President Donald Trump announced (via Twitter, of course) last week what some considered unthinkable, and others considered inevitable — that he had tested positive for Covid-19. Over the weekend, he received various treatments — supplements like vitamin D, zinc and melatonin, an experimental antibody combination, an antiviral drug and a powerful anti-inflammatory steroid. Trump was already known to be on daily medications like statins. Many doctors have pointed out that such an aggressive treatment strategy is unlike any you’d receive as an average patient. Trump’s recent regimen is called VIP Treatment, which is special care offered only to very famous or wealthy patients. Despite the name, this course of treatment isn’t always a positive for the patient.
Sometimes it means that an individual receives more treatments than he or she needs. These treatments could be helpful, but each drug or supplement has its own risks and side effects. Plus, there could be a host of interactions. “Some of the interactions are just not known since the monoclonal antibodies and remdesivir [which Trump received] are still experimental drugs,” Kevin Kavanagh, MD, tells MedShadow.
So what do we know about the potential downsides to the various treatments the president has received?
Dexamethasone — a decades-old oral corticosteroid commonly used to treat inflammatory diseases — is the most well-studied of the treatments administered to Trump as the result of his Covid-19 diagnosis. Clinical trials for Covid-19 have shown it to help patients with severe disease. Kavanaugh told Health Watch USA that the treatment suppresses the immune system — a positive if an overactive immune response is wreaking havoc on the body, but dangerous if the patient’s immune system is working normally. Additionally, the drug’s side effects can mask symptoms while patients are still sick.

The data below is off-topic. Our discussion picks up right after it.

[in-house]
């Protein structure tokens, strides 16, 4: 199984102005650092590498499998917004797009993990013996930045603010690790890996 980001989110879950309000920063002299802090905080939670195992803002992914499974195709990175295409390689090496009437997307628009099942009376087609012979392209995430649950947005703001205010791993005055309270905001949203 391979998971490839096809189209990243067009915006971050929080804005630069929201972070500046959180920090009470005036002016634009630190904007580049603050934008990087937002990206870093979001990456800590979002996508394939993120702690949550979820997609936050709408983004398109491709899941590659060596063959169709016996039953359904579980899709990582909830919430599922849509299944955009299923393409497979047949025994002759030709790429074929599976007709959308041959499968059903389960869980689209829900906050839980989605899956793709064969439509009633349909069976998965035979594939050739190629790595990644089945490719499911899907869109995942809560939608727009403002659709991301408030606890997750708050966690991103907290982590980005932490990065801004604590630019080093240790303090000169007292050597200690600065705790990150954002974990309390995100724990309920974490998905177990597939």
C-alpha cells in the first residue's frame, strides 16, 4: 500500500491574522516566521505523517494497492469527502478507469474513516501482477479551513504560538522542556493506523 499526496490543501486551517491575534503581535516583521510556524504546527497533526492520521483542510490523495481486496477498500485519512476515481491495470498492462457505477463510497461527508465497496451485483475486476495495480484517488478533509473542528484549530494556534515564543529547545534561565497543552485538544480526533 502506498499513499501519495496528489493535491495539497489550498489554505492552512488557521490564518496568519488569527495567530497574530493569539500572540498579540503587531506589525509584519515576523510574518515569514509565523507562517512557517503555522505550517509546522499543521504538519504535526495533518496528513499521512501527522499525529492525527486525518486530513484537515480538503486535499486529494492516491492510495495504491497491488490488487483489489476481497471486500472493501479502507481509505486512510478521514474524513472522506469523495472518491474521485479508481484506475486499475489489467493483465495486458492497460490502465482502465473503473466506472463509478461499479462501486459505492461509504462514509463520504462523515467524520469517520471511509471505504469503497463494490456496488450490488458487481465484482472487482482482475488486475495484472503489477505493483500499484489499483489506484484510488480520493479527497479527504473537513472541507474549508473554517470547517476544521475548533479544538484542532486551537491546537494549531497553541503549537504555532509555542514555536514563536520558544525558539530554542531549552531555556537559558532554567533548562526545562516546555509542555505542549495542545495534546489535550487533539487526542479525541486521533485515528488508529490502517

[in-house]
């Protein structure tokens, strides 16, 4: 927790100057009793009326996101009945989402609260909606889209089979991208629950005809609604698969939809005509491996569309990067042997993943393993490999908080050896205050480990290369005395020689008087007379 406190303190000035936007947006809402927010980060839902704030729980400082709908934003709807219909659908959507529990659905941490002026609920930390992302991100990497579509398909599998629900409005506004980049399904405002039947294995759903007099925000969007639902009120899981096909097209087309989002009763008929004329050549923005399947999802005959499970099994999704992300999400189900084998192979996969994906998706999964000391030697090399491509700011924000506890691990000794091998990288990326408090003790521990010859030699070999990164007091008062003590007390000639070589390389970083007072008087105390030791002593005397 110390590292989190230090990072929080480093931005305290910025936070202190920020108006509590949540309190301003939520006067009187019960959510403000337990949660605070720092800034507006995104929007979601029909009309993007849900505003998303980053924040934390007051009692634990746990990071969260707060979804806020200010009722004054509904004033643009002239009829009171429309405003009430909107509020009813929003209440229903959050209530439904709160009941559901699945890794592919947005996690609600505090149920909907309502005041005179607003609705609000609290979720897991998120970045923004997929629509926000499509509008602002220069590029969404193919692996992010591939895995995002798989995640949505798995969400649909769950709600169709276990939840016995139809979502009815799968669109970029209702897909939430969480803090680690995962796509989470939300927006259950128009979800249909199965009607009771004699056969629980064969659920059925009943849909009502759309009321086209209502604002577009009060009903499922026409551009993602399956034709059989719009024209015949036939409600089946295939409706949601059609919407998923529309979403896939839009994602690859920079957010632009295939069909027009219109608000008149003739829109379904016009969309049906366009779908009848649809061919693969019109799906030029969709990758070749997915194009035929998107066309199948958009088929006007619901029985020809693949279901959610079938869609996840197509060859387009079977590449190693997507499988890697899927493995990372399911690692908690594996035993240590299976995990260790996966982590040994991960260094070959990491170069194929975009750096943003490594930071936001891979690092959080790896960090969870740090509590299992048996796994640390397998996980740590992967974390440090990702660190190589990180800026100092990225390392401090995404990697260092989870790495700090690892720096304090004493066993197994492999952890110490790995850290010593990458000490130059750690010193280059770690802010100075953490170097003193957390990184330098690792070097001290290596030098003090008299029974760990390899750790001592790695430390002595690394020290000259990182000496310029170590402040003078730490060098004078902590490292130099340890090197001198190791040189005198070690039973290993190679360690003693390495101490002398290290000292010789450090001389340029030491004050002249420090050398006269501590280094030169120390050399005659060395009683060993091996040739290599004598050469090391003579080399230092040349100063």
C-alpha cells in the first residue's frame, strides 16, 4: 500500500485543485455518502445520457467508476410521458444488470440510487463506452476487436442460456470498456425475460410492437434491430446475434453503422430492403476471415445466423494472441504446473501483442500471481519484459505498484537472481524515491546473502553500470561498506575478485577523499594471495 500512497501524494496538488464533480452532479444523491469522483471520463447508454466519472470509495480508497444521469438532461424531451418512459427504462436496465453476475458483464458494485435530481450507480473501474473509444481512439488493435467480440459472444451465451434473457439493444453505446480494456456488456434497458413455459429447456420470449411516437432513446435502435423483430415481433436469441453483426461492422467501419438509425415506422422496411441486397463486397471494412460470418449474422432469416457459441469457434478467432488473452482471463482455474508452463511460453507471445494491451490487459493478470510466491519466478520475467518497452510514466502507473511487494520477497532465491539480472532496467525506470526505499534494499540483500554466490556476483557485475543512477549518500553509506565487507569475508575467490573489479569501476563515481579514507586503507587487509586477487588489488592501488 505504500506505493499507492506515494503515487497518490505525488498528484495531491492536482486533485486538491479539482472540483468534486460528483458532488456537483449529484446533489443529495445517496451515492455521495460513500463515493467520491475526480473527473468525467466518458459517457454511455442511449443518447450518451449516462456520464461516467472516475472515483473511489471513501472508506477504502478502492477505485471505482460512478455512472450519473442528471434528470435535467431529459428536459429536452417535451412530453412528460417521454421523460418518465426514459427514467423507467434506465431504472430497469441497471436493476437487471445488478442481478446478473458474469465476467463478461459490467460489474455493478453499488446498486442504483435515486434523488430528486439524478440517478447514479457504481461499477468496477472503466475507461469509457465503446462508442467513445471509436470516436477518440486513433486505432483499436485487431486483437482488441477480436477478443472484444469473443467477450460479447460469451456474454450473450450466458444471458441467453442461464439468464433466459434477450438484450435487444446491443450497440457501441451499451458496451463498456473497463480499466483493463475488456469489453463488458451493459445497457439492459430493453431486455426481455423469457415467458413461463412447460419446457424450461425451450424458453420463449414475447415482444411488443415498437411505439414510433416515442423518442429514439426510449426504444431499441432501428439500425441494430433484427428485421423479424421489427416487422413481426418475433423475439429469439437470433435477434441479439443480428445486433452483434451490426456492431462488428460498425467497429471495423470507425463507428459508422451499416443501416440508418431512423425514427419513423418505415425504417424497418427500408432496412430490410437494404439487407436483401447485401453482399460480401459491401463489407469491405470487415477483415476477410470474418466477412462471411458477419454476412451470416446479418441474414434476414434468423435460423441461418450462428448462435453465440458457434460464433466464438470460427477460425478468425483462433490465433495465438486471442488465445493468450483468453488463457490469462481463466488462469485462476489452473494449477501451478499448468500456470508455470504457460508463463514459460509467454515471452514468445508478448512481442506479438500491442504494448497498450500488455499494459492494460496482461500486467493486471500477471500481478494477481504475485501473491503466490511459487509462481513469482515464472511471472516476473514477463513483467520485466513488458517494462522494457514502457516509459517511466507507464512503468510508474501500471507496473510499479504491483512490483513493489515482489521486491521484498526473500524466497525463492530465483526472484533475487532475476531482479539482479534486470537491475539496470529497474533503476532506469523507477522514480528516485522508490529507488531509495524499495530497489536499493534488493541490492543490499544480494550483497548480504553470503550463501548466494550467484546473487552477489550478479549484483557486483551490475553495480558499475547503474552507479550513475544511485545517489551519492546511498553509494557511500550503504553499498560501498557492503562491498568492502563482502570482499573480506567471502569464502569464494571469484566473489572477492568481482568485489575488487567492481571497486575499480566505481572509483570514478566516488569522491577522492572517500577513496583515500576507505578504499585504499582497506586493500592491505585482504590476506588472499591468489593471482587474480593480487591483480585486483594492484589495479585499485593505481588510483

On their own, steroids like dexamethasone have the potential to produce a wide range of side effects from high blood pressure to blurry vision and upset stomach. In many patients, dexamethasone boosts energy and causes euphoria, both of which could hide COVID-19 symptoms like fatigue. In terms of an altered mental state, Kavanagh warns, “the steroids are known to cause anywhere from an euphoria to frank psychosis [a condition characterized by delusions in which a person can lose touch with reality]. Almost everyone on high dosages suffers a degree of this [side effect]. In addition, one also can experience a psychological crash when one comes off of steroids.”
Dexamethasone’s long-term effects should be taken into consideration by your doctor when prescribed. It can cause spikes in blood sugar leading to diabetes, a concern in an older man like President Trump who is overweight. It can also result in bone weakening, not as likely a problem for a man, but an older woman with thinning bones might need to be concerned.
The side effects of dexamethasone — at least when taken for other conditions — may be well-characterized, but we know considerably less about the other treatments the president has received.
Remdesivir, developed to treat hepatitis C and then later used for Ebola, was the first drug the FDA authorized for use in Covid-19 patients through an emergency-use authorization on May 1. This means that the drug is temporarily available to Covid-19 patients, even though it has not yet been evaluated through normal FDA approval pathways.